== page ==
Much like the discussion on storage above, this assumption should be revisited once the procurement process has refined the portfolio options more definitively.
To assess the transmission requirements of the alternate portfolios, we used the results of the Low Carbon Grid Study for the Diverse and High Solar portfolios. These portfolios were deliberately picked to utilize as much existing and previously planned transmission expansion as practical. Only the load ratio share20 of the major new tie line for Wyoming wind needs to be assessed against these portfolios for cost comparison purposes. All other planned transmission expansions, such as the West of Devers and Gates/Gregg projects in California, are designed to reach a 50% RPS whether DCPP continues to operate or not.
The Valley Solar portfolio is a different story. Constructing 6,500 MW of new solar generation in the Central Valley will clearly require significant new transmission investment even after allocating the transmission now used by DCPP to the new portfolio…
The strong conclusion from the foregoing analysis is that it is clearly in the interest of California ratepayers to replace DCPP with a renewable portfolio in an orderly transition on a timetable that will enable ratepayers to benefit from the renewable tax credits that may expire in 2020. These renewable resources will be additive to the recently adopted policy of a 50% RPS by 2030. It is also in ratepayer interests to overhaul and expand current energy efficiency programs to bear part of the load caused by retirement of DCPP.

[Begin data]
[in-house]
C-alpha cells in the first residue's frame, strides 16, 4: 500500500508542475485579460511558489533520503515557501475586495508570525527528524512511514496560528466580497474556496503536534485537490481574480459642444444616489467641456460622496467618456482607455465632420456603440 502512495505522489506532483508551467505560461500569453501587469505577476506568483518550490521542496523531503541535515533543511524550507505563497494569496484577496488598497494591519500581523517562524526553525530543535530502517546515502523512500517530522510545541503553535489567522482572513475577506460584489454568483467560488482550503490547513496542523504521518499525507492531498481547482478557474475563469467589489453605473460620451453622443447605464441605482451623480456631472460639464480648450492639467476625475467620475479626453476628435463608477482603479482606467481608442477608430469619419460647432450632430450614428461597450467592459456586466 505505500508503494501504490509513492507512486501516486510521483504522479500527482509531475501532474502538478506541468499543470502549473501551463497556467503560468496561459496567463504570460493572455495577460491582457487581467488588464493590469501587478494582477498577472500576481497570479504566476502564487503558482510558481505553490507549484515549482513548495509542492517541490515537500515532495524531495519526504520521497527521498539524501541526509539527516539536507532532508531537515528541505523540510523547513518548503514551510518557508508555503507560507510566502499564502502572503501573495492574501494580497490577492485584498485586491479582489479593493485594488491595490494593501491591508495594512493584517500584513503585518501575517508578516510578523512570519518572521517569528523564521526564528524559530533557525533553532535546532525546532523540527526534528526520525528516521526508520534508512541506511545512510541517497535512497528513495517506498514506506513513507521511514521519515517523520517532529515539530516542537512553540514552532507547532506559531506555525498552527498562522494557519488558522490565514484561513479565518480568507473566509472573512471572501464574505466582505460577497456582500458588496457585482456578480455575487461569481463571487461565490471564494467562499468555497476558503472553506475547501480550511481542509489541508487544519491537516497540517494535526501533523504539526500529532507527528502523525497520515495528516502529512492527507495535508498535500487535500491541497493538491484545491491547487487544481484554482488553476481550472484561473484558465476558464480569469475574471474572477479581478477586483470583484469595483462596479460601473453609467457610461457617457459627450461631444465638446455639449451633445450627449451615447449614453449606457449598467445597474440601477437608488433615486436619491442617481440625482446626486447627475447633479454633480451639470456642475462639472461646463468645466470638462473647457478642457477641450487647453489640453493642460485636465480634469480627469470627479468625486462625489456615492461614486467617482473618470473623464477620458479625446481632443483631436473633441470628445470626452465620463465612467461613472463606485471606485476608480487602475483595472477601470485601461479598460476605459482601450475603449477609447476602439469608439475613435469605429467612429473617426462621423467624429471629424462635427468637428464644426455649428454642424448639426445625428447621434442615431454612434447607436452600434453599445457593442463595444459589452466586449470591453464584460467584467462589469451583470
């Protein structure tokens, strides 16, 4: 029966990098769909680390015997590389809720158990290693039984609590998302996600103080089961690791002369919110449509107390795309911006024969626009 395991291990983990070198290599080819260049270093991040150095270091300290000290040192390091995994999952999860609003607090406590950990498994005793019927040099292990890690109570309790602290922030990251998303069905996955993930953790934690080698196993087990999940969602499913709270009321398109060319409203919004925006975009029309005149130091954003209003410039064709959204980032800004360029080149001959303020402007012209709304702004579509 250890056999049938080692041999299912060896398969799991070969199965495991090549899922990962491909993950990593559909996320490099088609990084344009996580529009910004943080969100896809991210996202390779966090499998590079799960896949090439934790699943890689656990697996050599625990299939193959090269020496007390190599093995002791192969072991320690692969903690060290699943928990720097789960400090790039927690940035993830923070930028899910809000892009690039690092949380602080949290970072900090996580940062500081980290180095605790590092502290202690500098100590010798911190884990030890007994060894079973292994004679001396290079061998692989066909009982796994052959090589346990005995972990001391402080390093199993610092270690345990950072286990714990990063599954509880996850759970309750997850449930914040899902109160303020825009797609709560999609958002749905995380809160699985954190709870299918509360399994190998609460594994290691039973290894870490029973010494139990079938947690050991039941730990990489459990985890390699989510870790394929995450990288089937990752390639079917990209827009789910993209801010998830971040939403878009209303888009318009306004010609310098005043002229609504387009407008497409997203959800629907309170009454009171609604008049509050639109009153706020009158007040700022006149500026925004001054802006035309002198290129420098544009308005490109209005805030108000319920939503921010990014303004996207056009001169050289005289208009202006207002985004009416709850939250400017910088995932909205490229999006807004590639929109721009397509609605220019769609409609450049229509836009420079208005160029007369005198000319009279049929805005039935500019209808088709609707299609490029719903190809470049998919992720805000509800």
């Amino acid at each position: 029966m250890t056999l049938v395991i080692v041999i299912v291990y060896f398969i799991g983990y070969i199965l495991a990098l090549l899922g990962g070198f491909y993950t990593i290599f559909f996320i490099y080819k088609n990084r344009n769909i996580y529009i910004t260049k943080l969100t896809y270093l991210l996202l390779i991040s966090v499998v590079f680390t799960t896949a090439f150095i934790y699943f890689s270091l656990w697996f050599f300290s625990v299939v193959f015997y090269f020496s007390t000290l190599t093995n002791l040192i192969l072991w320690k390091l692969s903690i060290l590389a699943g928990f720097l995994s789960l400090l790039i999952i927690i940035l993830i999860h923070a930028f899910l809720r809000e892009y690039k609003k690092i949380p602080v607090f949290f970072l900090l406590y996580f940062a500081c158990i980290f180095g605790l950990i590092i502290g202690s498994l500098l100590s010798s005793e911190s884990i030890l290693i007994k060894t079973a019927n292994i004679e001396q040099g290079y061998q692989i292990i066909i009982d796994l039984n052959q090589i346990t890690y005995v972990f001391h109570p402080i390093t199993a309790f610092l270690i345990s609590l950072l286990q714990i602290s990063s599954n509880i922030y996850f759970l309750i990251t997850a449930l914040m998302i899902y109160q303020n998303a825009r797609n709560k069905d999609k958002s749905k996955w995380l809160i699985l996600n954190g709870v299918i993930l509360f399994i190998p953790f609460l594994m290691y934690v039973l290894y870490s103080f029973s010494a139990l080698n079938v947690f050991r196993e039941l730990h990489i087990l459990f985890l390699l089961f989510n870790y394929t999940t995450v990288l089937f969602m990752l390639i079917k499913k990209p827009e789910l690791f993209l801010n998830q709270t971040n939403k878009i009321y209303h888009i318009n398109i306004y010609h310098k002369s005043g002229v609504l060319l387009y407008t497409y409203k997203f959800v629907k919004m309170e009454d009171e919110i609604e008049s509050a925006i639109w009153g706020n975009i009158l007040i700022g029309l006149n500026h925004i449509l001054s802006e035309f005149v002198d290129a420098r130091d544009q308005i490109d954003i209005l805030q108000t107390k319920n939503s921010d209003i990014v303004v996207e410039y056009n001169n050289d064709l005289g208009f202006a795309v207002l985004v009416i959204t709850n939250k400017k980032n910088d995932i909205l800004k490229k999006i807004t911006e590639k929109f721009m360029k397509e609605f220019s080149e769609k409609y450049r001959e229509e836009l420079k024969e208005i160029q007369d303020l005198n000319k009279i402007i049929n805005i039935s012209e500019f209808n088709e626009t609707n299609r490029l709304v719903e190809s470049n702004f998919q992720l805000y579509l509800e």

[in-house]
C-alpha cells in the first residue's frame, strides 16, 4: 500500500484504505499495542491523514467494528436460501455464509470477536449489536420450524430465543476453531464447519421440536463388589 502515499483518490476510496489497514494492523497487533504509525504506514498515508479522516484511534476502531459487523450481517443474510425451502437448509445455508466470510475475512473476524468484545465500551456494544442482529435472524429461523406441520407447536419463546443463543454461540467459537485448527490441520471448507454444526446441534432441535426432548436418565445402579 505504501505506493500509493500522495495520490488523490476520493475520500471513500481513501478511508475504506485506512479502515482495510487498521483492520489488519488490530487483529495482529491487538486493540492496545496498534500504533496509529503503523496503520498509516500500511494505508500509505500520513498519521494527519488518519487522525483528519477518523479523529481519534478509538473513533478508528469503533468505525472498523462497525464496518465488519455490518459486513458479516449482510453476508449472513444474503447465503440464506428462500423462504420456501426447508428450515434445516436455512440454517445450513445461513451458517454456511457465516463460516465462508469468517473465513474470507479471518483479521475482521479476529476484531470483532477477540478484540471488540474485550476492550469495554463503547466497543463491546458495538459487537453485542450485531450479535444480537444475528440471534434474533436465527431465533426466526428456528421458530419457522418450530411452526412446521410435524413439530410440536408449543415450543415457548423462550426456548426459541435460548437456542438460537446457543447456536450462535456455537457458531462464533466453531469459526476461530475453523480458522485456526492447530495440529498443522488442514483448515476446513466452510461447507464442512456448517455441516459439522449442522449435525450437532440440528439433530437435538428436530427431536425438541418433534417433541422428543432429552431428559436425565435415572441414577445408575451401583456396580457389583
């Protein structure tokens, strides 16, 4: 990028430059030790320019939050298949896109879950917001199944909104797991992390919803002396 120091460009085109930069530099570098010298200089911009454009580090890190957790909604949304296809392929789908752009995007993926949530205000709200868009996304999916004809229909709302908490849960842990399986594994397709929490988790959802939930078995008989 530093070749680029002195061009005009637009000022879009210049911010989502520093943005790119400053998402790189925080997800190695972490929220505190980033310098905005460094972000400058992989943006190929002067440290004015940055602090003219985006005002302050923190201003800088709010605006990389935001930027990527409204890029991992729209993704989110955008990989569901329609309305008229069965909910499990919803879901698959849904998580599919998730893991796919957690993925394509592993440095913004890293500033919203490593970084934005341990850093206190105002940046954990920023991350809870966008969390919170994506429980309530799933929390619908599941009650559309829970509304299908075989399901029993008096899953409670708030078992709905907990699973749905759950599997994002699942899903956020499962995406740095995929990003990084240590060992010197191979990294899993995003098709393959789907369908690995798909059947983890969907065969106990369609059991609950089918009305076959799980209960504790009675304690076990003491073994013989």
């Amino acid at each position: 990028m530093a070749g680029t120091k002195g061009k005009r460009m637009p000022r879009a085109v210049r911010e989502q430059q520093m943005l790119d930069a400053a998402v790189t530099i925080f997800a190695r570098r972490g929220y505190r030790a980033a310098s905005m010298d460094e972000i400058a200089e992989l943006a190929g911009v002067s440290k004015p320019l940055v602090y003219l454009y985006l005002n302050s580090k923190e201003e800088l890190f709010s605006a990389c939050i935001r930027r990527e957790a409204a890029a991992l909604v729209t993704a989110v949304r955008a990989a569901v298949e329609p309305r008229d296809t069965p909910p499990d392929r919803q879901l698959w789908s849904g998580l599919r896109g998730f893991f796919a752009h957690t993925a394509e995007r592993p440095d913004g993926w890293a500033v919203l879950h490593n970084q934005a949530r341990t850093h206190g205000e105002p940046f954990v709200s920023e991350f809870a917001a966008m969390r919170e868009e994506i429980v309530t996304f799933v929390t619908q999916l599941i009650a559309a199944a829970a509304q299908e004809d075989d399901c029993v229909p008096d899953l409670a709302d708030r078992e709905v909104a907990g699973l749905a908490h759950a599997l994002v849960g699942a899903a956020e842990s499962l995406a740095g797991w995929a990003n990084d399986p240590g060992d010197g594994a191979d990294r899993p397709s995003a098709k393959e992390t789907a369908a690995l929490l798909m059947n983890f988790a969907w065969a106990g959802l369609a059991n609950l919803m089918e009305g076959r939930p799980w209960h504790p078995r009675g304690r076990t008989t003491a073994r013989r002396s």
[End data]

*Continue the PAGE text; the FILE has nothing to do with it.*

We can confidently state that on a life cycle basis the investment in renewables and efficiency will, over time, provide consumers with lower cost electricity than DCPP, will be more reliable, and will eliminate the real financial and safety risks inherent in operating nuclear reactors that are 40 to 60 years old.
Our conclusion is based on our analysis that: (a) the base, conventional wisdom estimate of DCPP license extension period costs at more than $14B is roughly the same as the base, conventional wisdom procurement and operating costs of a robust range of renewable resources and incremental energy efficiency that embody the true meaning of “least cost/best fit.”; (b) there is a near certainty that the base costs for DCPP life extension are low by at least 10% and probably more to cover either unforeseen issues during the license extension period, or conditions attached to the license extension to deal with issues such as seismic retrofits and/or once through cooling mitigation measures; the need to close unit 1 by 2023 due to embrittlement; the need for new steam generators, etc., (c) there is strong evidence to believe that the renewable replacement portfolio can be procured for at least 10% less than the base estimate; (d) that the retirement of DCPP will reduce required spinning reserves and relieve the Helms pumped storage plant, which is worth in excess of $2B, for a higher duty of providing flexibility to the grid to accommodate ever increasing penetrations of zero variable cost, zero carbon emitting renewable resources onto California’s electric grid.
In addition, the DCPP costs are uncertain and subject to inflation. The renewable alternative costs are largely fixed. They have no fuel costs and little maintenance exposure. They are low risk inflation hedges and they eliminate the awesome enterprise level risks inherent in running nuclear reactors in a seimically active region.